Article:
On the second day, we woke early and ate breakfast in the hotel.  As is typical in Italy, most hotels  include breakfast with the room rate.  Breakfast in the hotel saves money and time, even if the fare was just adequate.  In all fairness, the croissants were fresh, warm, and plentiful. After breakfast, we meandered toward another famous attraction called the Ponte Vecchio. This is one of the oldest bridges in Europe.  It spans the River Arno, where we saw spirited boat races, which seem to be a pastime many Florentians enjoy judging by the crowd cheering from the bridge.  The bridge is home to may gold artisans.  we window shopped extensively and marveled at the intricate and creative designs crafted by Italian masters whose families have been working in gold for centuries.  The bridge is rimmed by charming tratorrias and quaint arts and craft shops.  These are endless and one can take literally days to visit all of them.  Each little boutique offers its own special take on what Florence has to offer. My mother wants to go back just to shop.

Happiness and a latte in Florence, Italy

Happiness in Florence, Italy

We returned to the hotel after a rather tasty meal of risotto and pizza at a nearby trattoria.  Sleeping was a challenge, because the bed was like a slab of concrete, and the street noise was incessant.  Did I mention this was all included for the paltry sum of $225 per night?  The price of happiness in Florence, I guess.

Florence was great and remains a “must see” in any visit to Italy! What are your favorite places to visit in Italy?

This is a guest post by Shane McCormick of National RV Parks. Photos courtesy of Shane McCormick. Hotel photo courtesy of their website. In his late 20′s, Shane enjoys travel and offers tips and hints about travel destinations. You many follow Shane on Twitter For all things travel-related, follow travel expert Nancy D. Brown on Twitter.

Florence Things To Do on raveable

Italy’s Amalfi Coast, the Galapagos Islands and Oregon’s Rogue River – What a Trip

Friday August 29, 2008 at 7:07 PM | 3 Comments

Samantha, Zanna and Cassie Zulch Visit Italy's Amalfi Coast

Posted by Nancy D. Brown

My recent article for the Contra Costa Times began on the streets of Italy's Amalfi coast, ventured to Quito, Equador and the Galapagos Islands, where a high school biology teacher introduced her student's to a living classroom and ended with the author jet boating up Oregon's wild Rogue River. 

The Tourist's Have Landed

With roller bags bumping along the cobblestone streets of Amalfi in the Campania region of Italy, Orinda’s Zulch family of five had American tourist stamped across their foreheads.

“The first couple of days we didn’t know what to do with ourselves,” reflects Zanna. “Eventually, we found the one woman in town who baked the bread and discovered where the locals shopped. We loved the farmer’s market with its beautiful fruit, fat plums and lemons for making Limoncello.”

The family traveled by water ferry to picturesque Positano and hired a boat to explore the caves and grottos. Known for its Italian pottery, the quiet town of Ravello was a highlight for dinner and drinks away from the crowds. The Zulches took a ferry to the Isle of Capri to ogle at the designer stores and high-end jewelry. “We had a nice lunch at Gemma’s with a great view of the island and water,” remembers Zanna. Her advice tip: “give yourself way more time at the airport. Everything is overbooked so you could loose your seat home!”

High School Students Learn  Environmental Science in Quito, Ecuador and The Galapagos Islands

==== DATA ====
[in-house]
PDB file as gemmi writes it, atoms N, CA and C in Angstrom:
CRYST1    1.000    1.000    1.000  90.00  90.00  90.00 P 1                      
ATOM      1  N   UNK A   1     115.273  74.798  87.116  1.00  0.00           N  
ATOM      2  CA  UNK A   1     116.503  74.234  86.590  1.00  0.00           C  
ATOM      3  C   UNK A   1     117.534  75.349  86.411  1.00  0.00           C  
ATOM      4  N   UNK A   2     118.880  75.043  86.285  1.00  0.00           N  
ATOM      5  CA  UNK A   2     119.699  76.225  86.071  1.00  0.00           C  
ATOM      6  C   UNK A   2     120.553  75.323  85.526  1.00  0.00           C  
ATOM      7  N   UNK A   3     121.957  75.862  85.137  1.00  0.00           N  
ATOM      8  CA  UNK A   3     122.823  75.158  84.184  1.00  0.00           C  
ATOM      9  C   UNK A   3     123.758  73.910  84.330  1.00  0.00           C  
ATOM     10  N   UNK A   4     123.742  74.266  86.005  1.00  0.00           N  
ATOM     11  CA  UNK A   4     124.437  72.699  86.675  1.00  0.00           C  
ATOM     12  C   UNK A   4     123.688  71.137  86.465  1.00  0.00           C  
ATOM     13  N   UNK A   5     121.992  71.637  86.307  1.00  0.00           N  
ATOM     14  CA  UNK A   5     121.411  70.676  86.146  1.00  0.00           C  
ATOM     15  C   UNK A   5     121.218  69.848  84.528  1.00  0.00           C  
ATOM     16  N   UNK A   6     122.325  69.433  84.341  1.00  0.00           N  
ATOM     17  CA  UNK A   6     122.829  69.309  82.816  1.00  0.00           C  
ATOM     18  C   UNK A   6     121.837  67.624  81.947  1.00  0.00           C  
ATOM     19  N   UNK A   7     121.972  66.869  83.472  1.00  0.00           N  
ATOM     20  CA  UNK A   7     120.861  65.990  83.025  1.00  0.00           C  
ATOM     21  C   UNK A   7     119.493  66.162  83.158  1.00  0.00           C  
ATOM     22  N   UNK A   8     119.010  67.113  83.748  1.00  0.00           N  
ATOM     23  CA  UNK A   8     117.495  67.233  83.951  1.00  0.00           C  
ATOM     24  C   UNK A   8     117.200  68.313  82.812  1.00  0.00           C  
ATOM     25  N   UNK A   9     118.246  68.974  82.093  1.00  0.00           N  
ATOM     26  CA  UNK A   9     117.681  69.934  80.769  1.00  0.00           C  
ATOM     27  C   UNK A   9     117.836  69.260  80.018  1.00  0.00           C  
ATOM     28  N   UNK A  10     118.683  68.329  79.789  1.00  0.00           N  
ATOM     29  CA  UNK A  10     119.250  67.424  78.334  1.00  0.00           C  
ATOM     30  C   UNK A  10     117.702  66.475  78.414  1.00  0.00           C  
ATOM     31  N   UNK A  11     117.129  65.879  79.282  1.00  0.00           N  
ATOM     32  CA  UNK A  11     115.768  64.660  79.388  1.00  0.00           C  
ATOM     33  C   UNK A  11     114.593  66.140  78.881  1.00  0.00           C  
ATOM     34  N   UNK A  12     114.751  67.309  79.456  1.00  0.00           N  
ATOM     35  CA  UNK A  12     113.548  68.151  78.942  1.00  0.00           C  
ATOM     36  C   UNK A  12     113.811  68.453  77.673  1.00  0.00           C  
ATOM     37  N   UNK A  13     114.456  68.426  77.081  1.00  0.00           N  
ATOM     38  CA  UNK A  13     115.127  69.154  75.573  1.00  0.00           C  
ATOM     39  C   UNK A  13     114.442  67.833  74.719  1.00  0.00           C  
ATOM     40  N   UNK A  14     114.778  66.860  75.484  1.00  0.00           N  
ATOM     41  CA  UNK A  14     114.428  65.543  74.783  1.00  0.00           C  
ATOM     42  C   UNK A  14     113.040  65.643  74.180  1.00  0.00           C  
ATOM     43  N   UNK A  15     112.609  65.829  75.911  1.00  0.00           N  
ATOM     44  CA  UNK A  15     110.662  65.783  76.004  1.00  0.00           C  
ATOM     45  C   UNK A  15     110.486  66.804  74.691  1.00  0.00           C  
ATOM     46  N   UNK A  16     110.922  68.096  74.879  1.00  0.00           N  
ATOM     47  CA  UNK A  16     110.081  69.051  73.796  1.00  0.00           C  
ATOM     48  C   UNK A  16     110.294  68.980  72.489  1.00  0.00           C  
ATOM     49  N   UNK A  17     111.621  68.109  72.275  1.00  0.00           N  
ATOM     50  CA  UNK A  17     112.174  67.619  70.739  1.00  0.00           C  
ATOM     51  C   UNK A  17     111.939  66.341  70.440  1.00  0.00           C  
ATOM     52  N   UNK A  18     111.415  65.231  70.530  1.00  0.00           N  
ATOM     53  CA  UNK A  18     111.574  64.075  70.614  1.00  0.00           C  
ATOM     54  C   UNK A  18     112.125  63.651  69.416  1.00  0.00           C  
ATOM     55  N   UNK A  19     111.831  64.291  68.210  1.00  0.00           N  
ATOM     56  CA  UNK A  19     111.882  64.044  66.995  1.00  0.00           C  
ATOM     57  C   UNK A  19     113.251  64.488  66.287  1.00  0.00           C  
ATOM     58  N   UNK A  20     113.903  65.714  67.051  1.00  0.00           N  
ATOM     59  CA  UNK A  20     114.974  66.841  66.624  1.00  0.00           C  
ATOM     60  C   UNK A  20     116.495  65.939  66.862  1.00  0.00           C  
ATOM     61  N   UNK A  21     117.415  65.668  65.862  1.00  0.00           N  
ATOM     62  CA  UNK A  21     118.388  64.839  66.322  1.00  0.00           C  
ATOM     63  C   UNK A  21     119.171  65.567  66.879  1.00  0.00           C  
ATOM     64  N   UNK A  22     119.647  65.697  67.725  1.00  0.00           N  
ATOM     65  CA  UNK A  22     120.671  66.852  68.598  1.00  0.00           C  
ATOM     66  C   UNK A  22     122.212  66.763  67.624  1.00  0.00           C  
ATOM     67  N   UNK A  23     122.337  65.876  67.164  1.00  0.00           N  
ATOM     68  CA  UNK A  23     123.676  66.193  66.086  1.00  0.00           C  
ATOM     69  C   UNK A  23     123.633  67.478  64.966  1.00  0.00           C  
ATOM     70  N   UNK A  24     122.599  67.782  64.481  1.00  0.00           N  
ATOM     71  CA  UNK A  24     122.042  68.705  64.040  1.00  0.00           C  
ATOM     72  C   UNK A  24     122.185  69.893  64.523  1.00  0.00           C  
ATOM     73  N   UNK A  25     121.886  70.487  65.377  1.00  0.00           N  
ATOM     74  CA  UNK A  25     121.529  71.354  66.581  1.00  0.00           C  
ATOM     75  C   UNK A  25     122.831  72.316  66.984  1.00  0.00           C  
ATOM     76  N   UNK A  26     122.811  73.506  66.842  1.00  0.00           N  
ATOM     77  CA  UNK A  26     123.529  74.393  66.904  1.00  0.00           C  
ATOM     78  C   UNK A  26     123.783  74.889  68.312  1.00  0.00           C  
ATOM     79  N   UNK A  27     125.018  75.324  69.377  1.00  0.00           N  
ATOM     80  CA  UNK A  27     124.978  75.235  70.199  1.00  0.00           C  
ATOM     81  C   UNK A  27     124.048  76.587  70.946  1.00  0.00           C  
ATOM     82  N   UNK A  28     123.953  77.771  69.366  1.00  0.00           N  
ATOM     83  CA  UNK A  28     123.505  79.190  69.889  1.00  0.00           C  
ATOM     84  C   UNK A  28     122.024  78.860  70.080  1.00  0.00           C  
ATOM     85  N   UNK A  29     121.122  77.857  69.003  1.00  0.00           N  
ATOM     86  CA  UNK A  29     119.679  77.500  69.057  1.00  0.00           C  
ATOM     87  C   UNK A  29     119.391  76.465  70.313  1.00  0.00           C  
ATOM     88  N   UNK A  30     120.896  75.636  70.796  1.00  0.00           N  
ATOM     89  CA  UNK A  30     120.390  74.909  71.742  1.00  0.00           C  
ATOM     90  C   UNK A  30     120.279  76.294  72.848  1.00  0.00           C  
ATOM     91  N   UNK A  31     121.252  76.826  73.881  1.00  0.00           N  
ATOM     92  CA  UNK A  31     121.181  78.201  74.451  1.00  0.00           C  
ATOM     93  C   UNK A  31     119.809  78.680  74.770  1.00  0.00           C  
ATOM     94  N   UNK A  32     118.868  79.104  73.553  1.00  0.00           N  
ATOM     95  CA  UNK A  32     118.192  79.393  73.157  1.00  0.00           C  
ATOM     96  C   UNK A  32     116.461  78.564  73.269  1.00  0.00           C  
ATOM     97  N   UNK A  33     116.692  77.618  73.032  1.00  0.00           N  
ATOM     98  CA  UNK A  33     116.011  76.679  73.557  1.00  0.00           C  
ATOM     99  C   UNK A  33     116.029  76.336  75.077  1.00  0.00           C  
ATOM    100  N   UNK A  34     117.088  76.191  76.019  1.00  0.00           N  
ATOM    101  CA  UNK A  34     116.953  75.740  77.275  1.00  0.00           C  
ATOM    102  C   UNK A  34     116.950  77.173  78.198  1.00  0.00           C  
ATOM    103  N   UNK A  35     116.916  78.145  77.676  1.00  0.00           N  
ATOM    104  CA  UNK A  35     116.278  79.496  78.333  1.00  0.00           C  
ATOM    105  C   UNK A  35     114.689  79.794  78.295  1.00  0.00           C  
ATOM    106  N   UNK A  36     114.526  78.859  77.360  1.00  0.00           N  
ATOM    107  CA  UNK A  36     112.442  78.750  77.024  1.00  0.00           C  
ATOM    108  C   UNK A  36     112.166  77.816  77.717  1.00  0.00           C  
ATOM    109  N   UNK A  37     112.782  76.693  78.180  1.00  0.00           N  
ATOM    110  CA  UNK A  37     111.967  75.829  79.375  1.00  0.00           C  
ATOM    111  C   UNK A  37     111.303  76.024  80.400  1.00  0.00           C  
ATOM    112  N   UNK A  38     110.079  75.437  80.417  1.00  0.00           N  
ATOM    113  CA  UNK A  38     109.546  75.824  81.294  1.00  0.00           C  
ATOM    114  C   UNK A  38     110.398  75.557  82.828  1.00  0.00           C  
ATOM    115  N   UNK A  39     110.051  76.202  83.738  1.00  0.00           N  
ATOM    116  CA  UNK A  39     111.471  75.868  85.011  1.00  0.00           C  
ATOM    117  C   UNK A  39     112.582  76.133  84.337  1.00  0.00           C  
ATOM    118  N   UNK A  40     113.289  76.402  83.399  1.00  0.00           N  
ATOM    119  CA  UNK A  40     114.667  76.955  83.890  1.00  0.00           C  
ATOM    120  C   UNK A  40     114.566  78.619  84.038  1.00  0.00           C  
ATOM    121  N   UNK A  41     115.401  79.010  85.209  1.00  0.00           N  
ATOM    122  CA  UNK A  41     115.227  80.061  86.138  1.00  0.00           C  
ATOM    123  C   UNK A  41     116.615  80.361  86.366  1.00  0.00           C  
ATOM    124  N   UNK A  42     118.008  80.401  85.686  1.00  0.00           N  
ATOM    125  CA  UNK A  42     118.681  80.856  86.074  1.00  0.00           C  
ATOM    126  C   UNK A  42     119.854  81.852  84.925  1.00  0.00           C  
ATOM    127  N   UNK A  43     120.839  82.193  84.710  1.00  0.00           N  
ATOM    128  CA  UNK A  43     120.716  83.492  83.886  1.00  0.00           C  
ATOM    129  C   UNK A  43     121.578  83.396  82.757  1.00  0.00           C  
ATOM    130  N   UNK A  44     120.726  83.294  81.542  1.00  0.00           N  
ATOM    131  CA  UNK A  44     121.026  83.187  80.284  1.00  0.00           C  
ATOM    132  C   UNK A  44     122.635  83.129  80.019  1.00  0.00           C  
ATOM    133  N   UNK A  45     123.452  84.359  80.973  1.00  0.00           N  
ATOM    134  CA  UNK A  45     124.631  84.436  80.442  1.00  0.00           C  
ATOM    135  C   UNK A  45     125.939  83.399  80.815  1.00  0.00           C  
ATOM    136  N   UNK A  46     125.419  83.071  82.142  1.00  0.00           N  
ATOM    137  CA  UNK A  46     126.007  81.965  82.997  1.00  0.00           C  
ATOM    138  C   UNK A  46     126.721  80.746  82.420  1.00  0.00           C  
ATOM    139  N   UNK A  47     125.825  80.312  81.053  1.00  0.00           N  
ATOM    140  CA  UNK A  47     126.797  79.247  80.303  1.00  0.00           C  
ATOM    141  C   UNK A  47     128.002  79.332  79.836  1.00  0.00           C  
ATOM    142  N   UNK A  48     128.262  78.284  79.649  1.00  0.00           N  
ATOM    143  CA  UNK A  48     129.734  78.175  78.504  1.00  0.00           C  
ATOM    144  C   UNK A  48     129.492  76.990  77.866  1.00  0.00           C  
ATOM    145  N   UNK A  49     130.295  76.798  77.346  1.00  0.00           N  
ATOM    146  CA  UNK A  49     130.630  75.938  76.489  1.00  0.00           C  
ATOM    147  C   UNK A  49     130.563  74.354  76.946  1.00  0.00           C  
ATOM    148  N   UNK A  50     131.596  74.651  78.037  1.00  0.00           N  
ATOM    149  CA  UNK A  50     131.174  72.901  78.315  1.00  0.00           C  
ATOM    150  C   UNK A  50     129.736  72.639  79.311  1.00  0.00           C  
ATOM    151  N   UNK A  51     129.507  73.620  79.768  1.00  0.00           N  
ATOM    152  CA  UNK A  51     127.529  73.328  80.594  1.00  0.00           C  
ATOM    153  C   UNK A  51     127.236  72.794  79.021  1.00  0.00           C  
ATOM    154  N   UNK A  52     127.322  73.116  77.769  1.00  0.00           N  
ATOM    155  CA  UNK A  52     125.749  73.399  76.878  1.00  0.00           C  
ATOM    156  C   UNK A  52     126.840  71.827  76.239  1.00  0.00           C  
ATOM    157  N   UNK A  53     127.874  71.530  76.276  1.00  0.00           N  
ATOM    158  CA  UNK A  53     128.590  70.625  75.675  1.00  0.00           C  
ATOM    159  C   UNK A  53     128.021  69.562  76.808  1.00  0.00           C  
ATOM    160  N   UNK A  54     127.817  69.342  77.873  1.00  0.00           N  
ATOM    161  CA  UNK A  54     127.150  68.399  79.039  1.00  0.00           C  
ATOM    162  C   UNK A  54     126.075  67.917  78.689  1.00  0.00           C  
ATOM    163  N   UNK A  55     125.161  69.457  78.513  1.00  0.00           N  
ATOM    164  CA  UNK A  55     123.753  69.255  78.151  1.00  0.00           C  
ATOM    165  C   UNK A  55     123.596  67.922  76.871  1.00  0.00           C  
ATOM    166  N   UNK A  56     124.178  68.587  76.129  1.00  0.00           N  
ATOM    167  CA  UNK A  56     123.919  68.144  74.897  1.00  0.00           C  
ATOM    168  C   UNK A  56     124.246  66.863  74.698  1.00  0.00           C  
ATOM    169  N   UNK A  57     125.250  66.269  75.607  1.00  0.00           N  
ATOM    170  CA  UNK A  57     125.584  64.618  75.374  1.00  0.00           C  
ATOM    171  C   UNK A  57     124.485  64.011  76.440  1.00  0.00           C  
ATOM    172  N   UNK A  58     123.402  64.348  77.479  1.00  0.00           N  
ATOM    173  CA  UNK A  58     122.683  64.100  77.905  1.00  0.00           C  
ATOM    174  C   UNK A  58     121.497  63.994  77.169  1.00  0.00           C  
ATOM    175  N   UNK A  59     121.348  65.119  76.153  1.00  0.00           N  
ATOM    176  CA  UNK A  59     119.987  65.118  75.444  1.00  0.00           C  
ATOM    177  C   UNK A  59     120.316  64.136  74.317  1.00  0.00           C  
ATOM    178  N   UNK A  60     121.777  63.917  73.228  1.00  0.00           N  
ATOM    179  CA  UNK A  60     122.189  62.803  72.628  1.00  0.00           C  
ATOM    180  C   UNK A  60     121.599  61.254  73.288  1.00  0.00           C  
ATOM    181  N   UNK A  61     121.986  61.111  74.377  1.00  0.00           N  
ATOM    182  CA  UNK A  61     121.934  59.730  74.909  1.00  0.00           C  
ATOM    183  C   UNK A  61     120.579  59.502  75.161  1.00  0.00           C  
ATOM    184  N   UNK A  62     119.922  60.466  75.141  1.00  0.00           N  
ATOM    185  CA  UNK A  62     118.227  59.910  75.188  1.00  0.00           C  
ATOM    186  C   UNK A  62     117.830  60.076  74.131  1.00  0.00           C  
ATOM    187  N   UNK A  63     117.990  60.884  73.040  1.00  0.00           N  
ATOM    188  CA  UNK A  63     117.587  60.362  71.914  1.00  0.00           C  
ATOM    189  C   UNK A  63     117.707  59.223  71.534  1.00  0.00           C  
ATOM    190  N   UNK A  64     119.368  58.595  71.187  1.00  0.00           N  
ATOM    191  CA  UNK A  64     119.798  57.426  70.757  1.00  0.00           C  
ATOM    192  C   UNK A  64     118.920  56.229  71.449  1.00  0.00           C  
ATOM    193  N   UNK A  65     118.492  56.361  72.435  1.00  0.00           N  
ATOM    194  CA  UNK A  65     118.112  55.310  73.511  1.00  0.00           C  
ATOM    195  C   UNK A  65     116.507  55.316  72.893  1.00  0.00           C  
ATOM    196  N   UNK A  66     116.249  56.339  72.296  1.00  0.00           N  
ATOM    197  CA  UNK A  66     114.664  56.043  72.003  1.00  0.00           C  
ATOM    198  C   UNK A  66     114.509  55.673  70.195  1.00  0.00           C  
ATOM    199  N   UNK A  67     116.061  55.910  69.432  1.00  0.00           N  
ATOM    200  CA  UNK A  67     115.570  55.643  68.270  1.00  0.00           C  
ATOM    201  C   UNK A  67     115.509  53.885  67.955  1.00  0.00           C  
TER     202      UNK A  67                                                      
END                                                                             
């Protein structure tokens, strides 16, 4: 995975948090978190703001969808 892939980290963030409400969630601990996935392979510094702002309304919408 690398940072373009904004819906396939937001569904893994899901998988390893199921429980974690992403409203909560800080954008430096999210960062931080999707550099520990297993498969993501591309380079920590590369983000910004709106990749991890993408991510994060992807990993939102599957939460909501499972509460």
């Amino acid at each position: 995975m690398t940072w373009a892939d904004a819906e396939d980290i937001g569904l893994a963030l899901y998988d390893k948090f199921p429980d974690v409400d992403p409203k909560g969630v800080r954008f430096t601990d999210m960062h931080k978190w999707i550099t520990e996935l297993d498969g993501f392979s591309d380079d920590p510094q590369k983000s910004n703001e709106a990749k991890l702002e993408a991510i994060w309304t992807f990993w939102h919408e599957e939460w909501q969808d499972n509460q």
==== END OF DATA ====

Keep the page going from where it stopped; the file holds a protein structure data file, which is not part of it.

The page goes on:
Campolindo High School Students Visit Ecuador

 

Students and parents from Campolindo High School found their way home from Quito, Ecuador and the Galapagos Islands with teachers Amanda and Tom Renno and Holly Thompson.

Biology Teacher Amanda Renno noted that her favorite place was Isla Floreana. “There were only about 60 people who lived on the island, yet they had a school,” remarked Renno. “The main road was dirt, yet they had streetlights.”

The group was also able to visit a pirate cove, see penguins and tortoises, and snorkel with sea lions.

“We were able to observe different ecosystems in a very small land area,” noted Renno.

The 45 minute drive from the airport to the town covered at least seven ecosystems. They even saw a cactus growing in the middle of a rain forest! Renno added that it was amazing to see students who wouldn't normally interact, do so willingly.

The group selected EF Tours, which came recommended by teachers from Acalanes who have traveled with the company for a decade.

“I think travel for students is invaluable," affirms Renno. “The practical skills they gained, as well as the science content, were something they would never get in the classroom. I hope that I sparked a traveling bug in each and every student!”

Travel Bug Takes Me To Coastal Oregon

Oregon's Tu Tu Tun Lodge on the scenic Rogue River

The travel bug brought me to Tu Tu Tun Lodge, located on Oregon’s scenic Rogue River outside of Gold Beach. Its name is taken from the area's first inhabitants, the Tu Tu’ Tunne Rogue Indians.

“This place has a soul of its own,” shares Owner Laurie Van Zante. “We get that it’s all about relationships.” Indeed, during dinner prepared by Chef Justin Wills, Van Zante showed each guest to their chair, thoughtfully matching dining companions.

There is a certain elegance, yet laid-back comfort at this family-owned lodge. Priced on the high-end, each of 16 rooms offers a river view, some with fireplace and outdoor soaking tubs. Family reunions, corporate retreats or girl/guy getaways are welcome in two suites or two guest houses. Full dining is offered May through October, while discerning travelers might consider a winter visit. Off-season, the lodge room rates are a good deal and feature winemaker dinners and cooking classes.

If you bring the kids along, a ride on Jerry’s Rogue Jets, is in order. A nature-based adventure trip, the boats run from May until mid-October and are suitable for multiple generations.

Lafayette’s Bonnie and Marty Sivesind took their grandkids to Grant’s Pass, Oregon where they boarded the Hellgate Jet boat  for a two hour scenic trip on the Rogue. They also visited Wildlife Images Rehabilitation & Education Center, an animal refuge park.

Yes, dear reader, summer has ended and the kid's are back in school.  What better time to pack your bags and travel?  I'm off to Carmel for the Labor Day weekend.  Are you headed anywhere interesting or are you one of those cutting edge Staycation trendsetters?